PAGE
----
October 2020

Fair Observer

Iran through the eyes of Polish travel writer Kamila Napora

Hafez tomb, Shiraz, Iran

“… I was invited to people’s houses for dinner, I was invited to join them in restaurants, and locals bought me Iranian dishes so I could try them out. It was one of the experiences I will never forget.”

July 2020

Irish Examiner

Personal Insights: From Kinsale to Iran and the human kindness I will never forget

We are in Balochistan; an area the size of France which is neither a country nor state, but a region that embraces the borders of Iran, Pakistan and Afghanistan. Seldom visited by tourists, it is a bleak, brown, arid, rocky desert and mountainous region; populated by millions of fiercely independent Baluchis, denied a nationhood by colonialists, who carved up their lands as spoils of war a century ago.

Tehran Times

Centuries-old windmills in eastern Iran restored

Some centuries-old windmills, locally known as Asbads, were rehabilitated in the oasis city of Tabas-e Masina, eastern province of South Khorasan.

Evening Standard

BBC’s The Art of Persia: A rare glimpse into Iran’s art and culture

Journalist Samira Ahmed was able to travel freely around Iran’s archaeological sites. By calling BBC’s three-parter The Art of Persia, as opposed to Iran, there’s a clear delineation between the country’s past and present, its pre-Islamic and Islamic cultures, and the time before and after it became an Islamic Republic in 1979.

June 2020


A Travel Writer Finds Surprise and Awe in Iran

Reading and writing about Iran could not prepare Pico Iyer for the warm, modern society that greeted him. “At every turn I was reminded why I’d been warned, as an American, to be ready for more sophistication than I’d know what to do with. When friends of friends swept me off to lunch at a cutting-edge arts complex, all the talk was of Daniel Day-Lewis and Antigone.”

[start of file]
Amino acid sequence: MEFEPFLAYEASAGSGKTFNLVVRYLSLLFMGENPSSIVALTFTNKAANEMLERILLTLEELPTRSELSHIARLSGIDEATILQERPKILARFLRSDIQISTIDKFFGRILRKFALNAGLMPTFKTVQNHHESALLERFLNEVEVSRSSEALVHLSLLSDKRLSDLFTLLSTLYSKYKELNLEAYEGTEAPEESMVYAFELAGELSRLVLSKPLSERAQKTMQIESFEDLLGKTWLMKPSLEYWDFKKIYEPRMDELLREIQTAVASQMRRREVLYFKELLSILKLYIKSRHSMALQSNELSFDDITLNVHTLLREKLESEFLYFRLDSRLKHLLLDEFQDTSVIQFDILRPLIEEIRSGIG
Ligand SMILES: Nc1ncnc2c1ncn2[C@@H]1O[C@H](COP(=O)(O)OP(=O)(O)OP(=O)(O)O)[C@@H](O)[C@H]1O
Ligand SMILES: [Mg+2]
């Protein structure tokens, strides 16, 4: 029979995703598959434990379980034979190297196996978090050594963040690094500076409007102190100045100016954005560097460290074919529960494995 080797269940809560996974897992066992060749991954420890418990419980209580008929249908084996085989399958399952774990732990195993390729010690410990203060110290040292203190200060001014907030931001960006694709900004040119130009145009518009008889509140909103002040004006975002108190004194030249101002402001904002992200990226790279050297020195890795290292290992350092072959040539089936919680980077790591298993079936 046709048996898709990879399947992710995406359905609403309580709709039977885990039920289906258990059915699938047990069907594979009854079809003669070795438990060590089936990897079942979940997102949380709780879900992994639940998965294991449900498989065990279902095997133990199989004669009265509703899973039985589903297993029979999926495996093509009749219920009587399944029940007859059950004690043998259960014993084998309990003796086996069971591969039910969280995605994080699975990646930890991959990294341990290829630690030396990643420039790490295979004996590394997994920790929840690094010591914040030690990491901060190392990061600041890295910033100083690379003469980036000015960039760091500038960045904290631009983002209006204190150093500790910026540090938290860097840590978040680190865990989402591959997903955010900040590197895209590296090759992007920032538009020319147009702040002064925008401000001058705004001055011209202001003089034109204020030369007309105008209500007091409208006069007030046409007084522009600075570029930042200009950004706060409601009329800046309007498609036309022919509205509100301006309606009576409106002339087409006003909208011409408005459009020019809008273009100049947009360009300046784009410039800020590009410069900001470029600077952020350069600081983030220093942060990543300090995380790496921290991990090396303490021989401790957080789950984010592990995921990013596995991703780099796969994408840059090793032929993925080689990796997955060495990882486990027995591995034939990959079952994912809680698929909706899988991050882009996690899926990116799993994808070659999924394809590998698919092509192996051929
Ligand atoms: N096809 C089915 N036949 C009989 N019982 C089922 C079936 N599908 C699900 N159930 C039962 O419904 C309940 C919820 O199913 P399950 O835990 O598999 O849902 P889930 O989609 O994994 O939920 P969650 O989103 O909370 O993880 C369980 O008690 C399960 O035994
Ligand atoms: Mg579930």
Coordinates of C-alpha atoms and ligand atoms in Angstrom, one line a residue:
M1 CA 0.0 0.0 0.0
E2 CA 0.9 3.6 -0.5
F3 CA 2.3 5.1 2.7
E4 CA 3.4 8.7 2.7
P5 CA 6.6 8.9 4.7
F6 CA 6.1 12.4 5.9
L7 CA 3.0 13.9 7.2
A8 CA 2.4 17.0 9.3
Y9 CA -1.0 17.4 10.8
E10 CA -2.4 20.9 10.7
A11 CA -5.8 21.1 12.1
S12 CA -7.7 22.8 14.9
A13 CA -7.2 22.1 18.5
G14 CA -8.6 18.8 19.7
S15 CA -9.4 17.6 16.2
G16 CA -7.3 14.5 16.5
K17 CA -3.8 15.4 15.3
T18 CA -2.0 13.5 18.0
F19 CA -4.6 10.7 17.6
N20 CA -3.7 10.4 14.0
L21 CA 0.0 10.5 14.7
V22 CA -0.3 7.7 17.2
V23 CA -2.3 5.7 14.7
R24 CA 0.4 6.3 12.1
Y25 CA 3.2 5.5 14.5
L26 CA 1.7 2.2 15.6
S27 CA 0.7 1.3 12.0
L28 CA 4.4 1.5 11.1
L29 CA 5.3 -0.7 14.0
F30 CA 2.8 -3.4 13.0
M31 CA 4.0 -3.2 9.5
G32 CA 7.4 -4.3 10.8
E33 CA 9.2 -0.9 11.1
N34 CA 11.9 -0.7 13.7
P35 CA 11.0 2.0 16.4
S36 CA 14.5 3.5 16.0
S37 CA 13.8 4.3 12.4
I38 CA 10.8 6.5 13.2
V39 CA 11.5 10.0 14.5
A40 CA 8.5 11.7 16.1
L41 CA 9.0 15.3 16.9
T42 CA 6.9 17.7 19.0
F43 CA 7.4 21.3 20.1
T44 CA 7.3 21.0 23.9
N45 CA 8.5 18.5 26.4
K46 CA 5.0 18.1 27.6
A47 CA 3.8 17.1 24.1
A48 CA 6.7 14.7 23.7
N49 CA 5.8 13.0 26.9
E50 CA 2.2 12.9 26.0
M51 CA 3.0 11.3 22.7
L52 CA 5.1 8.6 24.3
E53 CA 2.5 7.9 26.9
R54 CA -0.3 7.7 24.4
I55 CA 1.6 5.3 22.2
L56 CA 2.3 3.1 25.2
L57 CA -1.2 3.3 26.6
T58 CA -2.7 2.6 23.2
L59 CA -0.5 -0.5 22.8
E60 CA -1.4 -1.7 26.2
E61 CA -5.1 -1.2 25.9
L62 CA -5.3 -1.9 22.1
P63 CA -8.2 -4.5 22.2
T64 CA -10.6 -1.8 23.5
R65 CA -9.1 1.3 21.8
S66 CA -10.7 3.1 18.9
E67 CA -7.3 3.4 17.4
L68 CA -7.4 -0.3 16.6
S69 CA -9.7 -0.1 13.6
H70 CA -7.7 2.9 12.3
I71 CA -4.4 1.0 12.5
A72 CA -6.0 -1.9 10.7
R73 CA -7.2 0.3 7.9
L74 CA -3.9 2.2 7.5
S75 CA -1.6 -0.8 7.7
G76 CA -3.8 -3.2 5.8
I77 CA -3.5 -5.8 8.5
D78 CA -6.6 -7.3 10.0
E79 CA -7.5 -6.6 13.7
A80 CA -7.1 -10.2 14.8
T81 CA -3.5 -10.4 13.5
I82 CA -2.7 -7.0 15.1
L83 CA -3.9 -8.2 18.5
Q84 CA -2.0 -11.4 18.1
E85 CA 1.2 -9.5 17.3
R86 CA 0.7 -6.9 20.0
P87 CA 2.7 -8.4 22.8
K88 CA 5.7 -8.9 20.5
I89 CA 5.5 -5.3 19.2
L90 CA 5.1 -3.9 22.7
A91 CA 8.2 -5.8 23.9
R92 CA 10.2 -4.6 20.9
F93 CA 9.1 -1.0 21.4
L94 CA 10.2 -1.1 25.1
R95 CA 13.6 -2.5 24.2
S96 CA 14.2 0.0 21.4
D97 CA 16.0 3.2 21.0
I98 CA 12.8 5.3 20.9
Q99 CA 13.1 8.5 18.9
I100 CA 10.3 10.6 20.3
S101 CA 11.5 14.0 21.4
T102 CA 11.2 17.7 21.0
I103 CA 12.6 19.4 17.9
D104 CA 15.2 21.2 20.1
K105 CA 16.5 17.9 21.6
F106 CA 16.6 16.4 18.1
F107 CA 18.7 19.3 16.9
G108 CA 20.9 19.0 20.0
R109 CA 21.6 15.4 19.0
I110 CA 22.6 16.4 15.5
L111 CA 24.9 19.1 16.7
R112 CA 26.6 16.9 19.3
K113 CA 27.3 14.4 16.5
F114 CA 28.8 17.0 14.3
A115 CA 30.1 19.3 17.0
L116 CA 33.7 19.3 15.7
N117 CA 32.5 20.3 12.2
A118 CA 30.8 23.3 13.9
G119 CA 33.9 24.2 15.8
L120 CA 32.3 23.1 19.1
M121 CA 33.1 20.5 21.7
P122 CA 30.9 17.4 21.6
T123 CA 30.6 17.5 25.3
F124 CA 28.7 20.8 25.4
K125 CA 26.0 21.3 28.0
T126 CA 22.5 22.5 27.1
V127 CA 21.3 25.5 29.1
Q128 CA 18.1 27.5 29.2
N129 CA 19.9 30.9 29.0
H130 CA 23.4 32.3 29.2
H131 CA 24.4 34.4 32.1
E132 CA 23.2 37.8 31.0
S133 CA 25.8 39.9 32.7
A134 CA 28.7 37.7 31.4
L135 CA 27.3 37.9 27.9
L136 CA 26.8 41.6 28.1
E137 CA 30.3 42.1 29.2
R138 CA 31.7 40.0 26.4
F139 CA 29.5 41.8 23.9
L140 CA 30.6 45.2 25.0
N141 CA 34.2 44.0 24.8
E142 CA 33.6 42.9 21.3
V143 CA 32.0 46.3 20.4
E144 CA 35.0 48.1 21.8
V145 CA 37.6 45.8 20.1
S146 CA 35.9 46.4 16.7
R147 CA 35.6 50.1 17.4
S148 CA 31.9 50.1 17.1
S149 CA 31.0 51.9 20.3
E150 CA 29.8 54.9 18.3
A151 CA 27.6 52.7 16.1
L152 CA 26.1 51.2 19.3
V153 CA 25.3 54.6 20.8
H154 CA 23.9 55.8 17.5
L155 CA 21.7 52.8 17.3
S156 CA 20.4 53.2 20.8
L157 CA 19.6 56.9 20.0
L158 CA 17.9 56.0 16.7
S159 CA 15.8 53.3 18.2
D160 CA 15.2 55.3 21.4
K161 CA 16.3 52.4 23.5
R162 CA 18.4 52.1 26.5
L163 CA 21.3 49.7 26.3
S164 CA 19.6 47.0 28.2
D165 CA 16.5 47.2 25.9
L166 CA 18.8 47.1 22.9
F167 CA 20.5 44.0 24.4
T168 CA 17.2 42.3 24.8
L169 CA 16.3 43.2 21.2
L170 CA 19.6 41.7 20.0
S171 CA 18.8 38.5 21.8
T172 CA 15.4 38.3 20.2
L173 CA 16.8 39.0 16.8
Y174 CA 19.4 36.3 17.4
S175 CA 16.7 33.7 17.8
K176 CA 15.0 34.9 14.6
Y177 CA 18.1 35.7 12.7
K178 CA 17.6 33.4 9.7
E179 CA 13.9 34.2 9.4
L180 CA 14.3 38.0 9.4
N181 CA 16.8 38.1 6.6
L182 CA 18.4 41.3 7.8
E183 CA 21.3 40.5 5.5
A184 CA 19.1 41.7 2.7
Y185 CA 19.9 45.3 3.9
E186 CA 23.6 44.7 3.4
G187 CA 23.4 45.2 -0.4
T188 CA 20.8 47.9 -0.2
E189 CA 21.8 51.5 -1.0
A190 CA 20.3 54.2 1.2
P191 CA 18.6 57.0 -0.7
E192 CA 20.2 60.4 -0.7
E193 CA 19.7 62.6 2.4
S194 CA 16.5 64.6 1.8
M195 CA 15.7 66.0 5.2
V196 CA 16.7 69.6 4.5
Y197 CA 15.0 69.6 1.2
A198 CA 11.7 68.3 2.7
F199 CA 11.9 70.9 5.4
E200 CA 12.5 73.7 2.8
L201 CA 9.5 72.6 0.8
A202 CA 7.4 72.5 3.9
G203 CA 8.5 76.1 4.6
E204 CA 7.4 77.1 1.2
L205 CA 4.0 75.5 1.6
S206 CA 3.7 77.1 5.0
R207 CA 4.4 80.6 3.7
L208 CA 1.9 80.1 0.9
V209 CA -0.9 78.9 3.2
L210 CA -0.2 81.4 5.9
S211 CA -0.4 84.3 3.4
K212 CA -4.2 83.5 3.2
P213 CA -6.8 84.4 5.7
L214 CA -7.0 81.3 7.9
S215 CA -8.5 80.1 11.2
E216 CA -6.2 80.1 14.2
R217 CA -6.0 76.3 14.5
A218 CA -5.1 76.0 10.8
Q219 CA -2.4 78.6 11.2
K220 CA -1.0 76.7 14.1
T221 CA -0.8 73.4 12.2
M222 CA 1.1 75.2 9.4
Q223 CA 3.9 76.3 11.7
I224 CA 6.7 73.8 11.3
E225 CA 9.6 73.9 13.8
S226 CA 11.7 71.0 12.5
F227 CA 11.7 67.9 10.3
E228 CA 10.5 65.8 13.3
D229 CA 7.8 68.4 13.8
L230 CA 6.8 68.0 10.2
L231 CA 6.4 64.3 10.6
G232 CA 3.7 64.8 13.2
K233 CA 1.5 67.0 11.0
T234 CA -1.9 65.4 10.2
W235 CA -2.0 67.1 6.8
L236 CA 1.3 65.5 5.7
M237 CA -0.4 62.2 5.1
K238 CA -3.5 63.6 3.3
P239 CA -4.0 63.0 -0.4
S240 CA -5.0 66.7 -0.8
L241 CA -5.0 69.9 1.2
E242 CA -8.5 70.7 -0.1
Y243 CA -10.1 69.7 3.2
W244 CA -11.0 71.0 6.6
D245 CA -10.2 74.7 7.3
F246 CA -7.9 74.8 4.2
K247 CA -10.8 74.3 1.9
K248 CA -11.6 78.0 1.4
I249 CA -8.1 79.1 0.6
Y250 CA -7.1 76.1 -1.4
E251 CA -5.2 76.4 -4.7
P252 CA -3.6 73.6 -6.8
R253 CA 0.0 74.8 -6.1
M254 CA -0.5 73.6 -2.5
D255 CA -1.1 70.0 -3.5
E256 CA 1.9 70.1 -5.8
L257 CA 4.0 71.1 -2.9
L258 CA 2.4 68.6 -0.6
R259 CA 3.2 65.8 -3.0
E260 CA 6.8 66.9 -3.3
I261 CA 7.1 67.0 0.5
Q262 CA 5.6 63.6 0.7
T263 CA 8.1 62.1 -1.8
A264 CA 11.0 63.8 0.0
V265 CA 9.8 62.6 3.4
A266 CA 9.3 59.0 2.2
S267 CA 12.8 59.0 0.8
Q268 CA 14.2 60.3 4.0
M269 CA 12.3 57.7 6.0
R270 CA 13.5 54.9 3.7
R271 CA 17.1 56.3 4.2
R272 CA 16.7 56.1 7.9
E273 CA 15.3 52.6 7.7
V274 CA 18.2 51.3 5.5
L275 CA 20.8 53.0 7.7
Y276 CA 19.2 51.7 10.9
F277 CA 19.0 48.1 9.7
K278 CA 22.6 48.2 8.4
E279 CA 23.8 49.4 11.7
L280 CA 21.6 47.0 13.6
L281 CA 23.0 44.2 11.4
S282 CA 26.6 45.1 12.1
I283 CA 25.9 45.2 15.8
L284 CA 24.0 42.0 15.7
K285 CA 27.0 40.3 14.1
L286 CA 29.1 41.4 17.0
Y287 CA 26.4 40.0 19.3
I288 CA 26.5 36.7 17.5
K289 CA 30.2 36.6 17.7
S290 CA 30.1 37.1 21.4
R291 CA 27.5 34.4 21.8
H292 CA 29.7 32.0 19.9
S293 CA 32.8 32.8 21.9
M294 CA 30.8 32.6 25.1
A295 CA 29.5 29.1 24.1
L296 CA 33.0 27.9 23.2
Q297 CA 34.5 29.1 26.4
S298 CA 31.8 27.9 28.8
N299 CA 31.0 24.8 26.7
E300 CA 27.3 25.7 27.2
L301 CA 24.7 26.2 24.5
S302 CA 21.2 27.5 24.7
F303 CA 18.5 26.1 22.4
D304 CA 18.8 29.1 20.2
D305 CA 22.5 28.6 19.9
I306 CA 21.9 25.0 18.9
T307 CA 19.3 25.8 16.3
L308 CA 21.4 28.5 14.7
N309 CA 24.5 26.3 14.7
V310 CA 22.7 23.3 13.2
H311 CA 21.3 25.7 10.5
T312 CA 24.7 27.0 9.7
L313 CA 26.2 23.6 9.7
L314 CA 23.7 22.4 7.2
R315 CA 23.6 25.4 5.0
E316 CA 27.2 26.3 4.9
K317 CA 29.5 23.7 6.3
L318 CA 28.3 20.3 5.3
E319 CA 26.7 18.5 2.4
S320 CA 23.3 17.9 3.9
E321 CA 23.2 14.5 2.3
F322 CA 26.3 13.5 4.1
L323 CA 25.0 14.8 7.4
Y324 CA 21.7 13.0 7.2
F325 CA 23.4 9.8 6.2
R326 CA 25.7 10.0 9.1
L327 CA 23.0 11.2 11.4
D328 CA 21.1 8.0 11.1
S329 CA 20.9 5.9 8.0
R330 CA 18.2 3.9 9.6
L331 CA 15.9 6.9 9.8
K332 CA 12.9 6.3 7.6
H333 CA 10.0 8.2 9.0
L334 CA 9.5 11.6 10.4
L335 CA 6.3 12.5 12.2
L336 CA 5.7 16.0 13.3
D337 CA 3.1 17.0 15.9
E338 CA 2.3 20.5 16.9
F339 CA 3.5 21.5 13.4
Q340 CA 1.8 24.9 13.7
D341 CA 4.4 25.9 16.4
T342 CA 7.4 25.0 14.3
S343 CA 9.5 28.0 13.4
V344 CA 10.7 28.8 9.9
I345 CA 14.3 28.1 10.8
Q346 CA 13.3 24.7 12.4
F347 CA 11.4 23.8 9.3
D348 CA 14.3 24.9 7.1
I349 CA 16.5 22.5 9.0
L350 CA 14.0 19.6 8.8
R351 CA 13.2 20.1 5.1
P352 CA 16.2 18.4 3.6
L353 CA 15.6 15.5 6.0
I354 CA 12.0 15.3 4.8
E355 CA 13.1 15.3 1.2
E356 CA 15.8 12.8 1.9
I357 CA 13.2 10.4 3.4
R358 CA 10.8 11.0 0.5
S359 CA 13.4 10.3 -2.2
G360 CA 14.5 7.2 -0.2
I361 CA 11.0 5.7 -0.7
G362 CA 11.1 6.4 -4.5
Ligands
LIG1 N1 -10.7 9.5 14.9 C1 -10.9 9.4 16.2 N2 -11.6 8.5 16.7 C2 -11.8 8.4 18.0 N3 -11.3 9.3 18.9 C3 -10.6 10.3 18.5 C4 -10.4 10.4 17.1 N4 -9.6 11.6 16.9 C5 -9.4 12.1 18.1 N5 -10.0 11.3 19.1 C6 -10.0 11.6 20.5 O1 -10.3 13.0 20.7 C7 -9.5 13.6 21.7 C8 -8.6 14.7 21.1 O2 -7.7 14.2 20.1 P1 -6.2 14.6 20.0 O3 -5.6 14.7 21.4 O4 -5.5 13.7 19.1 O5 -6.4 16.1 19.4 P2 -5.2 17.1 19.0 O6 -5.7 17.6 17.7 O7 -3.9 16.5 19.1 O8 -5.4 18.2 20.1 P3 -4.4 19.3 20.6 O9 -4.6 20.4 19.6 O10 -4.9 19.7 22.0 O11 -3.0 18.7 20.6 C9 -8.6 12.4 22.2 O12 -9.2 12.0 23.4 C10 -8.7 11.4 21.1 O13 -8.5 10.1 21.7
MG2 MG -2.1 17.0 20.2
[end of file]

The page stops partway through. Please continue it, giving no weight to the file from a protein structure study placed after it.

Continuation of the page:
April 2020


Robert Byron’s classic ‘The Road to Oxiana’ is a landmark in travel literature.

The Road to Oxiana - Robert Byron

In a series of snappy journal entries, Byron narrates a journey he made in 1933, when he was all of 28 years old, through Iran and Afghanistan to reach the banks of the Oxus River. Byron’s abiding passion was architecture: his book is, fundamentally, a testament to the importance of Iran and Afghanistan from the standpoint of the world’s built heritage.


Behind the Scenes of the VICE Guide to Iran

Back in November 2019, a documentary crew of four, headed by VICE founder Suroosh Alvi, went to Iran. We were lucky enough to have no particular brief, so we took the opportunity to travel the length of the country at what we thought was a time of upheaval but what turned out to be the most peaceful that country has been ever since.

January 2020


What You Should Know About Travel in Iran—and the Rest of the Middle East—Right Now

Jameh Mosque in Isfahan, iRAN

As tensions escalate after the assassination of Iran’s top general, we turned to travel experts for advice on visiting the Middle East right now. In short, don’t cancel anything just yet.

Los Angeles Times

What treasures might be lost in Iran if war happens?

Iran in 1998